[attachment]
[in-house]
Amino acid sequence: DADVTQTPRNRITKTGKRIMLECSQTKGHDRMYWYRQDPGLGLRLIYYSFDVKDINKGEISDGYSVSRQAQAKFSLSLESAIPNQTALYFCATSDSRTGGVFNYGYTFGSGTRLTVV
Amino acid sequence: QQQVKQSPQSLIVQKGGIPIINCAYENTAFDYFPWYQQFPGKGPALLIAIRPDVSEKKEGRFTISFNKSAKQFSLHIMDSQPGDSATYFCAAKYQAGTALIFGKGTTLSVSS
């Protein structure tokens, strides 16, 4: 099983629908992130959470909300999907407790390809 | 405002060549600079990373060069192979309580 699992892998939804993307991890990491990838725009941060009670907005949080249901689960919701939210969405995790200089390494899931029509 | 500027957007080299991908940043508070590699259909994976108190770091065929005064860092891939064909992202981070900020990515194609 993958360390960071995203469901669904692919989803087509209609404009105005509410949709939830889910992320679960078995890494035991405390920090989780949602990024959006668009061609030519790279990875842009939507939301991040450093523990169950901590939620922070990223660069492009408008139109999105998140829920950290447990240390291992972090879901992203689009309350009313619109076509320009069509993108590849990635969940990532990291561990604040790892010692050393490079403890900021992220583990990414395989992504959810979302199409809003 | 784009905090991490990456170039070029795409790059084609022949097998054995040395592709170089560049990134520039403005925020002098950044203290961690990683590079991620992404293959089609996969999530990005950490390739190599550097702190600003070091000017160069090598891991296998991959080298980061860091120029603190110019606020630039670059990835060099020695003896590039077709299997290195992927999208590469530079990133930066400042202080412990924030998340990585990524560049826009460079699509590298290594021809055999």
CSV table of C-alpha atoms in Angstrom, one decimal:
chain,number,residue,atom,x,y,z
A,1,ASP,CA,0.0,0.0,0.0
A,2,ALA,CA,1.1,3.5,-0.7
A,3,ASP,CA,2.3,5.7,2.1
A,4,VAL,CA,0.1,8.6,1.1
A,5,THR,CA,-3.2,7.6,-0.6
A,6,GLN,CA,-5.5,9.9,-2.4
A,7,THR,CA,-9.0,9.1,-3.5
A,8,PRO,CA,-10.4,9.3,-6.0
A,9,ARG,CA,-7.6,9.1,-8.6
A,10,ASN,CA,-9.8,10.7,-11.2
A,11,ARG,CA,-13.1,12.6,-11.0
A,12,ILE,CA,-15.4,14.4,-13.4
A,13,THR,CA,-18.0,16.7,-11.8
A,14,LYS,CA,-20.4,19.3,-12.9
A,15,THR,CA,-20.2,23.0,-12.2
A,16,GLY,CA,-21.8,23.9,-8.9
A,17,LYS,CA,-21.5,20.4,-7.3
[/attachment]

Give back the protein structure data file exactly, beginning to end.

[in-house]
Amino acid sequence: DADVTQTPRNRITKTGKRIMLECSQTKGHDRMYWYRQDPGLGLRLIYYSFDVKDINKGEISDGYSVSRQAQAKFSLSLESAIPNQTALYFCATSDSRTGGVFNYGYTFGSGTRLTVV
Amino acid sequence: QQQVKQSPQSLIVQKGGIPIINCAYENTAFDYFPWYQQFPGKGPALLIAIRPDVSEKKEGRFTISFNKSAKQFSLHIMDSQPGDSATYFCAAKYQAGTALIFGKGTTLSVSS
């Protein structure tokens, strides 16, 4: 099983629908992130959470909300999907407790390809 | 405002060549600079990373060069192979309580 699992892998939804993307991890990491990838725009941060009670907005949080249901689960919701939210969405995790200089390494899931029509 | 500027957007080299991908940043508070590699259909994976108190770091065929005064860092891939064909992202981070900020990515194609 993958360390960071995203469901669904692919989803087509209609404009105005509410949709939830889910992320679960078995890494035991405390920090989780949602990024959006668009061609030519790279990875842009939507939301991040450093523990169950901590939620922070990223660069492009408008139109999105998140829920950290447990240390291992972090879901992203689009309350009313619109076509320009069509993108590849990635969940990532990291561990604040790892010692050393490079403890900021992220583990990414395989992504959810979302199409809003 | 784009905090991490990456170039070029795409790059084609022949097998054995040395592709170089560049990134520039403005925020002098950044203290961690990683590079991620992404293959089609996969999530990005950490390739190599550097702190600003070091000017160069090598891991296998991959080298980061860091120029603190110019606020630039670059990835060099020695003896590039077709299997290195992927999208590469530079990133930066400042202080412990924030998340990585990524560049826009460079699509590298290594021809055999």
CSV table of C-alpha atoms in Angstrom, one decimal:
chain,number,residue,atom,x,y,z
A,1,ASP,CA,0.0,0.0,0.0
A,2,ALA,CA,1.1,3.5,-0.7
A,3,ASP,CA,2.3,5.7,2.1
A,4,VAL,CA,0.1,8.6,1.1
A,5,THR,CA,-3.2,7.6,-0.6
A,6,GLN,CA,-5.5,9.9,-2.4
A,7,THR,CA,-9.0,9.1,-3.5
A,8,PRO,CA,-10.4,9.3,-6.0
A,9,ARG,CA,-7.6,9.1,-8.6
A,10,ASN,CA,-9.8,10.7,-11.2
A,11,ARG,CA,-13.1,12.6,-11.0
A,12,ILE,CA,-15.4,14.4,-13.4
A,13,THR,CA,-18.0,16.7,-11.8
A,14,LYS,CA,-20.4,19.3,-12.9
A,15,THR,CA,-20.2,23.0,-12.2
A,16,GLY,CA,-21.8,23.9,-8.9
A,17,LYS,CA,-21.5,20.4,-7.3